Having a diversified revenue stream and actually owning your content can go a long way. Look no further than Defy Media: The company raised $70 million last week to continue making comedy and entertainment videos for YouTube and other platforms. All told, Defy has raised $85 million and is known for YouTube brands like Smosh, Screen Junkies and Clevver that combine to generate 800 million video views per month, according to Defy.
But Defy Media isn’t just a talent rep for Smosh. In fact, the company goes to great lengths to demonstrate how it’s different from typical YouTube multichannel networks that are basically rep firms. Defy owns all 12 of its media brands and makes money through advertising, branded content, subscriptions, producing original content for streaming platforms like Verizon’s Go90 and licensing its movies and shows to more than 20 distribution partners including Netflix, Go90, Comcast’s Watchable and Spotify. The knock on MCNs has long been that they’re glorified YouTube ad networks, aggregating thousands of channels and offering creators ads sales support and other services in exchange for a cut of each channel’s ad revenue. Defy has 20 YouTube channels.
Three years ago, Defy was entirely an ad-supported business; today, advertising accounts for only two-thirds of revenue, with the rest coming from content production and distribution, said Keith Richman, president of Defy Media.
“Programming is the DNA of our business,” he said. “The success we’ve had has been based of our ability to create shows, find audiences for those shows and to build brands around them — it’s been true for Smosh, Screen Junkies, Clevver.”
Defy currently produces 75 shows every week for YouTube, Facebook and streaming platforms. Twenty of the shows average over 1 million views per episode, said Defy, which has long championed its ability to finance its own weekly programming rather than chase the “built-if-sold” model for content.
“That’s something we look for because it minimizes risk,” said Skylar Kim, vp of data strategy and digital investment in entertainment for media-buying firm Horizon Media. “When you try to develop something that’s custom, sometimes you don’t know if people are going to come to it. Where there’s a built-in fan base, there is not only a reliability that viewers will come back time and again, but you also have a better feeling for the type of content that’s going to resonate with that audience.”
Defy’s ability to find audiences for its programming has also helped when the company undertakes one-off projects. In August, the company aired “Smosh Live,” a one-hour “SNL”-style sketch comedy show on YouTube. The show averaged 50,000 live viewers and was watched by 1 million people overall within the first three-and-a-half days. It was also sponsored by Wrigley’s 5 Gum, which received integrations and video interstitials throughout the broadcast.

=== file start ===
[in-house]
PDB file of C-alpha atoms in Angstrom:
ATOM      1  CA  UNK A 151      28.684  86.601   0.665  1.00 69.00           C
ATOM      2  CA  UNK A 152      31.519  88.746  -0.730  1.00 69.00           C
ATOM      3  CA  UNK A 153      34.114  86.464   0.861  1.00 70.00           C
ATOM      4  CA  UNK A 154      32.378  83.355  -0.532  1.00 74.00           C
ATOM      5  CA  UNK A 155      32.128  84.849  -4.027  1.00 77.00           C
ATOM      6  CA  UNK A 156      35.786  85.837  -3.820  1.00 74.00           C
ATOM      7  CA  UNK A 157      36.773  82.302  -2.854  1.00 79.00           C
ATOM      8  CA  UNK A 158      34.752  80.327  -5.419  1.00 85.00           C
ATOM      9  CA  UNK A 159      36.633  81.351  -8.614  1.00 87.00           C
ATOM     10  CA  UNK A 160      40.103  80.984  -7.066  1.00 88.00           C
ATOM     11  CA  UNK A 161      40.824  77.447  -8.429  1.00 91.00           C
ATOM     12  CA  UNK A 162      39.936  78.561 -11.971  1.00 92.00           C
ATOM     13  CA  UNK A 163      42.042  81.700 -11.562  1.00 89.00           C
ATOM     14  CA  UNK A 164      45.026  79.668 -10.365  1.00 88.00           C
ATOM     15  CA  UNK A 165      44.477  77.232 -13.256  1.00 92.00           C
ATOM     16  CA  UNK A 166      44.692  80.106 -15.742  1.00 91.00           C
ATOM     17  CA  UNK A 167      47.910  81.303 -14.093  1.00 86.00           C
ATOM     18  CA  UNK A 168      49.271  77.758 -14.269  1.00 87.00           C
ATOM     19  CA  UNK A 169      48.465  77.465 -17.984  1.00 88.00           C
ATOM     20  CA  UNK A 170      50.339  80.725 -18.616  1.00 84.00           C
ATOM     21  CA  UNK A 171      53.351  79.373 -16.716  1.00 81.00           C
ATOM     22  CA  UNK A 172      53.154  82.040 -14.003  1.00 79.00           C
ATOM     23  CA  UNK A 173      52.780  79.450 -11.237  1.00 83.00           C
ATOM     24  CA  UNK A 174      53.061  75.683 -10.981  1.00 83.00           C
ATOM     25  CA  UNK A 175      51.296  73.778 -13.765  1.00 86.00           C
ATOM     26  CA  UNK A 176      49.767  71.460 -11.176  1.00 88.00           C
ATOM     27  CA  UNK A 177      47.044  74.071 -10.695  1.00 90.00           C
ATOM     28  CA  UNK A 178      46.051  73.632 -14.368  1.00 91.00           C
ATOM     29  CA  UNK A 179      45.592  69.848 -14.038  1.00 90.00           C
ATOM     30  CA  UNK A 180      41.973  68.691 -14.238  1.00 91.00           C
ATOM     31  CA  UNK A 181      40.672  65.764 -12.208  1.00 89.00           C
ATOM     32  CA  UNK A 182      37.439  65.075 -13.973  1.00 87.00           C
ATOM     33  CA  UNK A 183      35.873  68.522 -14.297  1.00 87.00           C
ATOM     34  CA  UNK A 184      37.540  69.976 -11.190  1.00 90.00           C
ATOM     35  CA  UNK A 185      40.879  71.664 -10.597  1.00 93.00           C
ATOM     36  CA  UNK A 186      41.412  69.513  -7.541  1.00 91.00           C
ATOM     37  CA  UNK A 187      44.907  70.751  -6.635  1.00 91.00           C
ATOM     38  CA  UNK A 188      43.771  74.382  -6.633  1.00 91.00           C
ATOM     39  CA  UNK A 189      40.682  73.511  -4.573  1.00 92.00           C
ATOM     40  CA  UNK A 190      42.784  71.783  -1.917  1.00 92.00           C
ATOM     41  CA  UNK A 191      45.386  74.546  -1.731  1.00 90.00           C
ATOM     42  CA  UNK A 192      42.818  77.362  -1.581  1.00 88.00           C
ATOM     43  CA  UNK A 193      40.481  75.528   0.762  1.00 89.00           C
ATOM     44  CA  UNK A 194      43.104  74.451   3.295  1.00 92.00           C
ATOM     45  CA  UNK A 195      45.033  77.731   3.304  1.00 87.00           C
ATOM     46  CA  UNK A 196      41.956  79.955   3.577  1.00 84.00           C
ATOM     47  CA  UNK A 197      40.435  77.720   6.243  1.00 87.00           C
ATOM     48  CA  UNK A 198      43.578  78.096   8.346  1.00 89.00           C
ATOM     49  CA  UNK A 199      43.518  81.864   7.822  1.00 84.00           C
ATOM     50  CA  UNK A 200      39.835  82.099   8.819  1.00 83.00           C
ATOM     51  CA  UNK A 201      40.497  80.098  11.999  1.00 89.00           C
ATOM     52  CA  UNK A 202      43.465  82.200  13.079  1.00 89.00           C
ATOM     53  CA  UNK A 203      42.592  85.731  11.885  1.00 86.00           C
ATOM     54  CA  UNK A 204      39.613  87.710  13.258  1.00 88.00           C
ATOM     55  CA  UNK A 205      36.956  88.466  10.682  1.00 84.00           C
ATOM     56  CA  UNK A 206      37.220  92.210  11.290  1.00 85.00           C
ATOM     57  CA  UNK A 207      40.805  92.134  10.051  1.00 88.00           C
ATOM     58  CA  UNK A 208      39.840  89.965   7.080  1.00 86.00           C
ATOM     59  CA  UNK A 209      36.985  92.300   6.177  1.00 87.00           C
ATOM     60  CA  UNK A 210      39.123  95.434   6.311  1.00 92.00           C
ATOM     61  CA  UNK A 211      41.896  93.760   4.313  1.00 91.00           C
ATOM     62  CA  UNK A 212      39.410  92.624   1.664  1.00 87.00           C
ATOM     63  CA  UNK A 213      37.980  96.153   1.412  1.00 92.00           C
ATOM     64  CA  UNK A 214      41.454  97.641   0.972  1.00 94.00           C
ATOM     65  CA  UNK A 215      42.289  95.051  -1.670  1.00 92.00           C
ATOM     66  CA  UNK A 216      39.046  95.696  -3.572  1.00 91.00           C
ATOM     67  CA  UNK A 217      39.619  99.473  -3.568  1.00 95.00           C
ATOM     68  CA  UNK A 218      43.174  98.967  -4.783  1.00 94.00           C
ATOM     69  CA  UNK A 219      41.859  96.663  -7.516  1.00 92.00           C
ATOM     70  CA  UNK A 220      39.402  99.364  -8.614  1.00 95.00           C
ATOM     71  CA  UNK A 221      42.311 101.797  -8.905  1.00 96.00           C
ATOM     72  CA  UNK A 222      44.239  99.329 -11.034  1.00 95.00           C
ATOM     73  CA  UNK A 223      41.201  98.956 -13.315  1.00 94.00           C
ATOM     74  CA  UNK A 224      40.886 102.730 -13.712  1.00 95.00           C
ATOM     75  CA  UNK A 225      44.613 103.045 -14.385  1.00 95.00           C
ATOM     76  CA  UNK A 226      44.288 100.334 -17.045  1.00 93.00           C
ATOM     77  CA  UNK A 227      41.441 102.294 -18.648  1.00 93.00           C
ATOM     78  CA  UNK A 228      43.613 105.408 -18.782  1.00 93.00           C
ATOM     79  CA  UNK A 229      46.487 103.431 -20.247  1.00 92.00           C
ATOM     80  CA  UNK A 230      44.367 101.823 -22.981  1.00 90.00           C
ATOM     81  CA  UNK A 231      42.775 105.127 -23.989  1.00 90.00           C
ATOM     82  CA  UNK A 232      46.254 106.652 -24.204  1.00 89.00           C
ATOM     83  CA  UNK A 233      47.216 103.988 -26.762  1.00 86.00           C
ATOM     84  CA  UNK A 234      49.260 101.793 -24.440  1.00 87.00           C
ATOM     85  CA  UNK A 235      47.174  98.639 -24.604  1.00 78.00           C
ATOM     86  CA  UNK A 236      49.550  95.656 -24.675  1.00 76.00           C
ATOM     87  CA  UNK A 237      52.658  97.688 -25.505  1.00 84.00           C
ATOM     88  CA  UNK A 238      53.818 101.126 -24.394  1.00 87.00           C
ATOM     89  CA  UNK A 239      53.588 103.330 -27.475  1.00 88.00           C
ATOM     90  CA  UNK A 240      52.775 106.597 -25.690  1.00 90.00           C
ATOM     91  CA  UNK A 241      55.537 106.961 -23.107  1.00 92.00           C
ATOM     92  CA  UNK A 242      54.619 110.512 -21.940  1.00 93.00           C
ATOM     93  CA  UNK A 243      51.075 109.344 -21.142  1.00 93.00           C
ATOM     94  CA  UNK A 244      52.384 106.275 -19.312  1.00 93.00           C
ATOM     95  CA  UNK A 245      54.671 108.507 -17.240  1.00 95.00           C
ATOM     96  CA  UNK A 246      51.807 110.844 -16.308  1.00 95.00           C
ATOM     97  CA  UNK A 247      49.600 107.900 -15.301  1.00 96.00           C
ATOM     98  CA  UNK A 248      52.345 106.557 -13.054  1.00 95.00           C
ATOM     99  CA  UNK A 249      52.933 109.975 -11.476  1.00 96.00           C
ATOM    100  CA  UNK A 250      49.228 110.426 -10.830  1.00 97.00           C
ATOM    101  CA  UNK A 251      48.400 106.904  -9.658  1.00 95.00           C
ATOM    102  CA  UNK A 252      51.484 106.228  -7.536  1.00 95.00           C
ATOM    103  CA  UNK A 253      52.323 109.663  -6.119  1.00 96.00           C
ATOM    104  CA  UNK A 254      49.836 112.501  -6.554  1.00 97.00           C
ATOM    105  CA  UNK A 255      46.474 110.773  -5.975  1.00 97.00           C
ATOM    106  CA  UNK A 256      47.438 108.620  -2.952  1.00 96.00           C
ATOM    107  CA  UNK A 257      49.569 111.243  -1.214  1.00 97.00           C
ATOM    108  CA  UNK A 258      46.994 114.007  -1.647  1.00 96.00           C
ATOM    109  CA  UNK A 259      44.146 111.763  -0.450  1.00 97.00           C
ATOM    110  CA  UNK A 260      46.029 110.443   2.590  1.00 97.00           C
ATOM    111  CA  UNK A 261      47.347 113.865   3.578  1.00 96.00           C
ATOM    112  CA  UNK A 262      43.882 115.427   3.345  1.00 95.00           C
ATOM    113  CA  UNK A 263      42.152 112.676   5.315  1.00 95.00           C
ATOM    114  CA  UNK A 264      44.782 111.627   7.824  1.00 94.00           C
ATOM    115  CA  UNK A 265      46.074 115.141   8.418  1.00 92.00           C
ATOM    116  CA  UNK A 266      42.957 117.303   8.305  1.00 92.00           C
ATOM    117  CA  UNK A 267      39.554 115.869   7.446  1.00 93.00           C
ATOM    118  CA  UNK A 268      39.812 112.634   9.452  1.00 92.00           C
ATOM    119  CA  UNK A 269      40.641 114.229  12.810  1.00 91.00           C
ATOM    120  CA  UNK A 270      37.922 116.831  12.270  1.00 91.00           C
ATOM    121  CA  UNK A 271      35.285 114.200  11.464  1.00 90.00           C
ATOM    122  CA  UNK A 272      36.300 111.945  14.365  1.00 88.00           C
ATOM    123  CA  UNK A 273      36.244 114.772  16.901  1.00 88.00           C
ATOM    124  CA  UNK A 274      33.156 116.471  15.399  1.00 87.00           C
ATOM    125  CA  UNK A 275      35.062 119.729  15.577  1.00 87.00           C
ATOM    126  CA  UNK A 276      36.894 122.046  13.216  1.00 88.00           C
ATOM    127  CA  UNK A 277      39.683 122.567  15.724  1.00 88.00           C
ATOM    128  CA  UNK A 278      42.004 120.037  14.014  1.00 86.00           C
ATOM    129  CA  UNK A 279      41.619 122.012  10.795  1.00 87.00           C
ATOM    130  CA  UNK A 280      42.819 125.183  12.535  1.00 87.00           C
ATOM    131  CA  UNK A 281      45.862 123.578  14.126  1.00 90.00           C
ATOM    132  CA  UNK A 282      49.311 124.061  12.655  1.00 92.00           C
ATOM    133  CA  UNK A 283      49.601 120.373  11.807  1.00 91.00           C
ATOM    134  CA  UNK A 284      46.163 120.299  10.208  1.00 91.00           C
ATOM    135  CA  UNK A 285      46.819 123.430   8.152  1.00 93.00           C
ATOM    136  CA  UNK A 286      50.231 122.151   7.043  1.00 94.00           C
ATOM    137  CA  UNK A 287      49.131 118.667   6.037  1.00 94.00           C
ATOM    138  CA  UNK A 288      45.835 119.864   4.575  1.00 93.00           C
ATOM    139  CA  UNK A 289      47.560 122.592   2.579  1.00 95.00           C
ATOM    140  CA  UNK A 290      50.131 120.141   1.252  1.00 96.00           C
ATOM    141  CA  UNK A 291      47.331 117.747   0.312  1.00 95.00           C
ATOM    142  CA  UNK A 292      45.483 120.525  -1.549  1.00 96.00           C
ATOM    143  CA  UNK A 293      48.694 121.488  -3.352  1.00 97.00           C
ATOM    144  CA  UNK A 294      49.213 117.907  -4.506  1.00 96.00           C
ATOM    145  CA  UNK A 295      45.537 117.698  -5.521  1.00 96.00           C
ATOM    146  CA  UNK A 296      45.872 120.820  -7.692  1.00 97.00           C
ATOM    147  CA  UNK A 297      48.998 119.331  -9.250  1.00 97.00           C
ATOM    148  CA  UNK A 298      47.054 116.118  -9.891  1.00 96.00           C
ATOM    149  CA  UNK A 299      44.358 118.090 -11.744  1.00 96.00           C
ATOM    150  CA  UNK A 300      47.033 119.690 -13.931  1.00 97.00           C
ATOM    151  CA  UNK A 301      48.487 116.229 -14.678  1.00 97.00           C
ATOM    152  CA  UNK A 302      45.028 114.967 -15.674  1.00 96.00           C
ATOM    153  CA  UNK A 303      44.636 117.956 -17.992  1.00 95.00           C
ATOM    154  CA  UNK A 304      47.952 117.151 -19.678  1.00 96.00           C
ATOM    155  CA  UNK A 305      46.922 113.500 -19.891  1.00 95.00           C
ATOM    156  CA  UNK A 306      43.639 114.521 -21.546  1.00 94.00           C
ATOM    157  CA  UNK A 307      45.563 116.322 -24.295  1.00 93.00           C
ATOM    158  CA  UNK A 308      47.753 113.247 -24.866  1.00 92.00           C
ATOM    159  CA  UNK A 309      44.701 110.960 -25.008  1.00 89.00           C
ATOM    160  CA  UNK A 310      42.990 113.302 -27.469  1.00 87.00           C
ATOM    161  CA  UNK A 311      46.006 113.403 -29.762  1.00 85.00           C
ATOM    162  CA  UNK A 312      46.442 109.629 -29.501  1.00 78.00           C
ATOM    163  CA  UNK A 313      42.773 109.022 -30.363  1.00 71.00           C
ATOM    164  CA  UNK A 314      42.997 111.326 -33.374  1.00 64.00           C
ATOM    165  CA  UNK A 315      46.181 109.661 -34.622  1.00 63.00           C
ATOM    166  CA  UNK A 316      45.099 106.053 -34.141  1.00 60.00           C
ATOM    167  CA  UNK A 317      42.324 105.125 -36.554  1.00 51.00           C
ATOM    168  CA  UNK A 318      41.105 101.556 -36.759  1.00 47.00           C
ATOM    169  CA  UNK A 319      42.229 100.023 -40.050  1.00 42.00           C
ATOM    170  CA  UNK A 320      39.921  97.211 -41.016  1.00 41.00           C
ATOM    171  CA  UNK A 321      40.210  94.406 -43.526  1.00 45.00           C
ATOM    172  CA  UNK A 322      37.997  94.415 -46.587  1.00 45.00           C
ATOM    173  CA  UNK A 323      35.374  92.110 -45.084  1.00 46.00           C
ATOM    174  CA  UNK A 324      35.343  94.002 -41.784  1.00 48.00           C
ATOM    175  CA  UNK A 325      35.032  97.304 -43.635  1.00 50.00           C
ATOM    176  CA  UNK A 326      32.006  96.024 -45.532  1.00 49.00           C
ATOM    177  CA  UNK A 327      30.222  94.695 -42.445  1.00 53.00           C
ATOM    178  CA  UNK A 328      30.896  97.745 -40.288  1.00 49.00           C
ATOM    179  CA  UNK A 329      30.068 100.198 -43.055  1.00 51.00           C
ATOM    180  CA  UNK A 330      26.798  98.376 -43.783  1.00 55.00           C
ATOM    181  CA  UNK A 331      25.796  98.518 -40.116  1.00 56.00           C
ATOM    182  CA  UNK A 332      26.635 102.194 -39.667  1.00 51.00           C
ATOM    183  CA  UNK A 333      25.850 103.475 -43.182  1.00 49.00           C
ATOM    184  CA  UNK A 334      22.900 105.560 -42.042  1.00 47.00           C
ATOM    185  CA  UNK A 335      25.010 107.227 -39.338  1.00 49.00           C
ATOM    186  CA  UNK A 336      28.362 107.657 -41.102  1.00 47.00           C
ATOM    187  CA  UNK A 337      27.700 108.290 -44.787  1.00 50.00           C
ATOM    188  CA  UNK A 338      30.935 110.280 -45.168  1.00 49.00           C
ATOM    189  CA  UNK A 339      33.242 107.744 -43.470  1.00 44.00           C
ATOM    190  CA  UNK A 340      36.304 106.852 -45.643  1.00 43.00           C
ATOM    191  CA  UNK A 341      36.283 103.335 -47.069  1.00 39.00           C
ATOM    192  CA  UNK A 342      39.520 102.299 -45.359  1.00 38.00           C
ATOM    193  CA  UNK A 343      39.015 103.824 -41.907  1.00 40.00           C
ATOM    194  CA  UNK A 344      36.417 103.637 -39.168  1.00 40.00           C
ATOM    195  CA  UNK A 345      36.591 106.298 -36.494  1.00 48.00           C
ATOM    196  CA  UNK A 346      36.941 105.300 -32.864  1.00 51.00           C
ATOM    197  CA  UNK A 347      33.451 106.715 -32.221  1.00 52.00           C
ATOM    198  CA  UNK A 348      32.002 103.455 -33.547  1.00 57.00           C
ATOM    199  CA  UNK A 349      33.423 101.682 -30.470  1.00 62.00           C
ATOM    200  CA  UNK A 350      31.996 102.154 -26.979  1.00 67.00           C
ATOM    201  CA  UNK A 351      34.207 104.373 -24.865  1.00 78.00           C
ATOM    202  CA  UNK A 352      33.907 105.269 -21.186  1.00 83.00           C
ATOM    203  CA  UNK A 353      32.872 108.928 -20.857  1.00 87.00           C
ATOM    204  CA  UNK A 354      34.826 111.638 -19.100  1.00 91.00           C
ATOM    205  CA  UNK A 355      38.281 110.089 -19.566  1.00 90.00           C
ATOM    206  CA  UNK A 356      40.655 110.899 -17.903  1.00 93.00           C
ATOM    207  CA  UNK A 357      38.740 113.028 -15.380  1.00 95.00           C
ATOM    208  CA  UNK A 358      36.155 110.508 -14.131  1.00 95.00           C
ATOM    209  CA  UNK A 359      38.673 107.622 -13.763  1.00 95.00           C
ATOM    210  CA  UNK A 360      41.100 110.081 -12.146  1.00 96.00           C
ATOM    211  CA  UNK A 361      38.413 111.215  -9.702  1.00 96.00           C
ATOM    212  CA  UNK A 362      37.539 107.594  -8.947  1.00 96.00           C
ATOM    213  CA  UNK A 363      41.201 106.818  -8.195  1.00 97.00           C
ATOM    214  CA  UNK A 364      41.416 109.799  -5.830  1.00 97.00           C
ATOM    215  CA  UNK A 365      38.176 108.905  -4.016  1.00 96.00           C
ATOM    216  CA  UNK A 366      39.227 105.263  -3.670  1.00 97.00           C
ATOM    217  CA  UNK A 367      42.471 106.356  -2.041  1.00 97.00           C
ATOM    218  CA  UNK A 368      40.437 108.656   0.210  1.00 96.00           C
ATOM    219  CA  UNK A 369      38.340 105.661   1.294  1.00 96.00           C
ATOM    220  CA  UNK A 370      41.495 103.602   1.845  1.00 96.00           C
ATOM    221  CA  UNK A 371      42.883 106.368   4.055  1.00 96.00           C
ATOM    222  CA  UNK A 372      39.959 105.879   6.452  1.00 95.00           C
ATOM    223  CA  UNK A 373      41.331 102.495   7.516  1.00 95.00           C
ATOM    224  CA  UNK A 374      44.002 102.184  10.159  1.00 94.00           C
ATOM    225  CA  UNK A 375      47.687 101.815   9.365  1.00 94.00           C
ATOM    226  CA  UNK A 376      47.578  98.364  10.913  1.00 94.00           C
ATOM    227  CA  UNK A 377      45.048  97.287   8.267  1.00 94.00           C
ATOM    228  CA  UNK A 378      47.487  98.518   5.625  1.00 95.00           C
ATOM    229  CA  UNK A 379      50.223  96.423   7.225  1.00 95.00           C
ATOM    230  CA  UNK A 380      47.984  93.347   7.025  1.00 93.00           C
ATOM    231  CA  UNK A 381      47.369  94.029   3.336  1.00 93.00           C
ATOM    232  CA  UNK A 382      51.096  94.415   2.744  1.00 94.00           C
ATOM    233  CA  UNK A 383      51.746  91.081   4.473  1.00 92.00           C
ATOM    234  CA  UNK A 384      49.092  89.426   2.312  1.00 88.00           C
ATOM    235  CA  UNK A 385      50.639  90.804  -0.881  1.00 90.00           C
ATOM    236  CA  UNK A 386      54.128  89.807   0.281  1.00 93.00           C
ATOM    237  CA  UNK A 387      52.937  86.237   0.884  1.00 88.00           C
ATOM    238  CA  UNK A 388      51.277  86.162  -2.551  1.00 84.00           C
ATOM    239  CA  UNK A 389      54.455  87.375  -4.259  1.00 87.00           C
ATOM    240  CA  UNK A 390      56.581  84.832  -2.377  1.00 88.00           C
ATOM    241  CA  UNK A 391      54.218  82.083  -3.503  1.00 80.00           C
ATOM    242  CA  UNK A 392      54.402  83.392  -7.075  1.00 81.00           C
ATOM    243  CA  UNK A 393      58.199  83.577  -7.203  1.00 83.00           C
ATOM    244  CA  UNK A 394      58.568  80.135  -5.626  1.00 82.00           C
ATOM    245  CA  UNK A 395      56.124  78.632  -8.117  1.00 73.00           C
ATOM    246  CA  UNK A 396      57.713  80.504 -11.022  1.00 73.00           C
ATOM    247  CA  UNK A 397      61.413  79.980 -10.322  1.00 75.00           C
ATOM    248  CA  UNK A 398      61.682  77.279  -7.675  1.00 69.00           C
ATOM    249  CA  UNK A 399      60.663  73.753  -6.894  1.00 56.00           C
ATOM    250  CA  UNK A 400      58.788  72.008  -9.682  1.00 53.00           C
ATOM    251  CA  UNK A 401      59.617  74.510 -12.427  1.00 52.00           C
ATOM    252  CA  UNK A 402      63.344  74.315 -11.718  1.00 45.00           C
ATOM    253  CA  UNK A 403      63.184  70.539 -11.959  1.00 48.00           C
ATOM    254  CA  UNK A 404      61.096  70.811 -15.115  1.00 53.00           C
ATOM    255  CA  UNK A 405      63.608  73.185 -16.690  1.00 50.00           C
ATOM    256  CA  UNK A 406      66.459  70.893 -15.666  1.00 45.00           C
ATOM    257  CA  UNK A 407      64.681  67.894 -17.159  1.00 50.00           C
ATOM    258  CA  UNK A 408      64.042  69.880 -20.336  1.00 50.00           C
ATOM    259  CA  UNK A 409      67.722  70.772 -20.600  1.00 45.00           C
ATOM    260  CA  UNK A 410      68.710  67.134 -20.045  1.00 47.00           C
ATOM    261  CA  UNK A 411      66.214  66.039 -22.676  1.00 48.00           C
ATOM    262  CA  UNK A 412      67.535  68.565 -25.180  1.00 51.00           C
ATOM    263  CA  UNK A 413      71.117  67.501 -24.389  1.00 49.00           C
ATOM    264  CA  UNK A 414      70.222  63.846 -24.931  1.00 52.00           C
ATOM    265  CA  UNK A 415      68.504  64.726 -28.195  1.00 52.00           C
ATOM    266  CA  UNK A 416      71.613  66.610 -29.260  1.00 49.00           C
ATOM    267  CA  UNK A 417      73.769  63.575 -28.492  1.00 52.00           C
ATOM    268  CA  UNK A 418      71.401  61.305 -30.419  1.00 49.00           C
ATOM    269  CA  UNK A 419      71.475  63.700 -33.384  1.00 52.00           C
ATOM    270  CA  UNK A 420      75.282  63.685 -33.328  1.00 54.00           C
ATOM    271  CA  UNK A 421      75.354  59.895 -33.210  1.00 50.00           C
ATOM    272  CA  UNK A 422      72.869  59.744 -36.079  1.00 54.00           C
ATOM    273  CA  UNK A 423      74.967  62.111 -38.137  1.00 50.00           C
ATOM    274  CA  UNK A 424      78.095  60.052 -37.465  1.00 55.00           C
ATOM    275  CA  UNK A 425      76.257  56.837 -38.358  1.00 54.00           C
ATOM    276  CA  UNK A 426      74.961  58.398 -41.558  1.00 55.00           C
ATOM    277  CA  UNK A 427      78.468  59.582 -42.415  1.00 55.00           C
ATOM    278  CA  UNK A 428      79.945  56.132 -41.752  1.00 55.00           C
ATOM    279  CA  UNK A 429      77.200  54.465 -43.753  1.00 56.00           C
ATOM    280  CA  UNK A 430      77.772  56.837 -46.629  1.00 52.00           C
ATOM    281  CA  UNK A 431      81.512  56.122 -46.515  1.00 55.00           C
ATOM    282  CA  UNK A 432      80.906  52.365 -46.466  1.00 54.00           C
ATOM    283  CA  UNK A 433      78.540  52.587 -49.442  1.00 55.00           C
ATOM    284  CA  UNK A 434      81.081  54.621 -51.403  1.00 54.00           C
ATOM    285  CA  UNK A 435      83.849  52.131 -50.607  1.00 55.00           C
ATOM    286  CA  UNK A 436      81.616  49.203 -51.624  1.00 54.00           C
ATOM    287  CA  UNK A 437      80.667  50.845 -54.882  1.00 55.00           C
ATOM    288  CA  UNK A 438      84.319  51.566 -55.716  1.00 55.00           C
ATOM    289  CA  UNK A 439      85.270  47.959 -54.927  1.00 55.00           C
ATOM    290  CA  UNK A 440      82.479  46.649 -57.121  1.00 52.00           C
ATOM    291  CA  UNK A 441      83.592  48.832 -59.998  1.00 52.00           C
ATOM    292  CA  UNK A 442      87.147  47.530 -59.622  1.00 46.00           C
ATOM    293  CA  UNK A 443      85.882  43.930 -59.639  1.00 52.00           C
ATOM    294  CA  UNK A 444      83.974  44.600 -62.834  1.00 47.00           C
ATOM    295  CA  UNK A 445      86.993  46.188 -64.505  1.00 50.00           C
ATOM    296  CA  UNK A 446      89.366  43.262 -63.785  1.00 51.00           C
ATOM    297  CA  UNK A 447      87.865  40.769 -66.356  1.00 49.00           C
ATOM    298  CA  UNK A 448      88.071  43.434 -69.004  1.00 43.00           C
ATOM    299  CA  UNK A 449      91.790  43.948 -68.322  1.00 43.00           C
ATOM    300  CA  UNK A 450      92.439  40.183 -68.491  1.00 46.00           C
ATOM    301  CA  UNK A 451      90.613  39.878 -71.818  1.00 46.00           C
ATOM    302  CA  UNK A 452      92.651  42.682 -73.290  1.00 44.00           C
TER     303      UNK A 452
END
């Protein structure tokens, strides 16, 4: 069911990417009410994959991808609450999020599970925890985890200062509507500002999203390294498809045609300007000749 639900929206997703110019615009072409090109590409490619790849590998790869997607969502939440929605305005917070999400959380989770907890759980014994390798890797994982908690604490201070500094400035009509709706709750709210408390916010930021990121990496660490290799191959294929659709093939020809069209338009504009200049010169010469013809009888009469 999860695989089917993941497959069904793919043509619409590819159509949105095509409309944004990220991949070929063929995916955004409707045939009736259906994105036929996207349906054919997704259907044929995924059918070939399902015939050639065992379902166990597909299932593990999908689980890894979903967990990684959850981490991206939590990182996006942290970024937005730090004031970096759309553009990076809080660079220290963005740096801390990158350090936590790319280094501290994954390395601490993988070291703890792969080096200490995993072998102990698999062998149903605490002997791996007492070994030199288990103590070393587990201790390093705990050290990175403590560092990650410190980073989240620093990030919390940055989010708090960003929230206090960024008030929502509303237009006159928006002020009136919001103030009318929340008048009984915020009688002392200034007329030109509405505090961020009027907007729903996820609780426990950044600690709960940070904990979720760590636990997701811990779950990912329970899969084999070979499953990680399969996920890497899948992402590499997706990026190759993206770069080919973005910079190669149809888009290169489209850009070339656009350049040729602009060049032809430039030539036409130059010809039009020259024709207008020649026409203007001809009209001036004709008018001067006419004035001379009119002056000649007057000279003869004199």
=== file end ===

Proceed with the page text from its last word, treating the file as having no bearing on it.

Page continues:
“We look at them in three ways: they’re a great production resource if we need them; a great partner that can bring some great talent from their influencer stable; and from the media buying side, they’re great programmers,” said Greg Manago, co-president of Mindshare Content + Entertainment North America.
At 350 employees, Defy Media is big. It’s also on track to turn a profit this year, with overall revenues up 20 percent year-over-year, according to Richman.
With fresh capital, the company plans to continue growing its content business. It plans to add to its dozen studios and build more production facilities. Defy is also building a team to source deals from outside producers. The focus will continue to be on diversification, including licensing deals with streaming providers that seem to keep popping up. (Take, for instance, “The Smosh Movie,” which debuted at the top of iTunes’ comedy charts last July and was later licensed to Netflix.)
“Content ownership and licensing have been lucrative for these companies with new streaming services like Go90 paying millions of dollars for web series,” said Peter Csathy, founder of media investment and advisory firm Creatv Media. “No one believes in the ads-only monetization game in the [streaming] video world anymore.”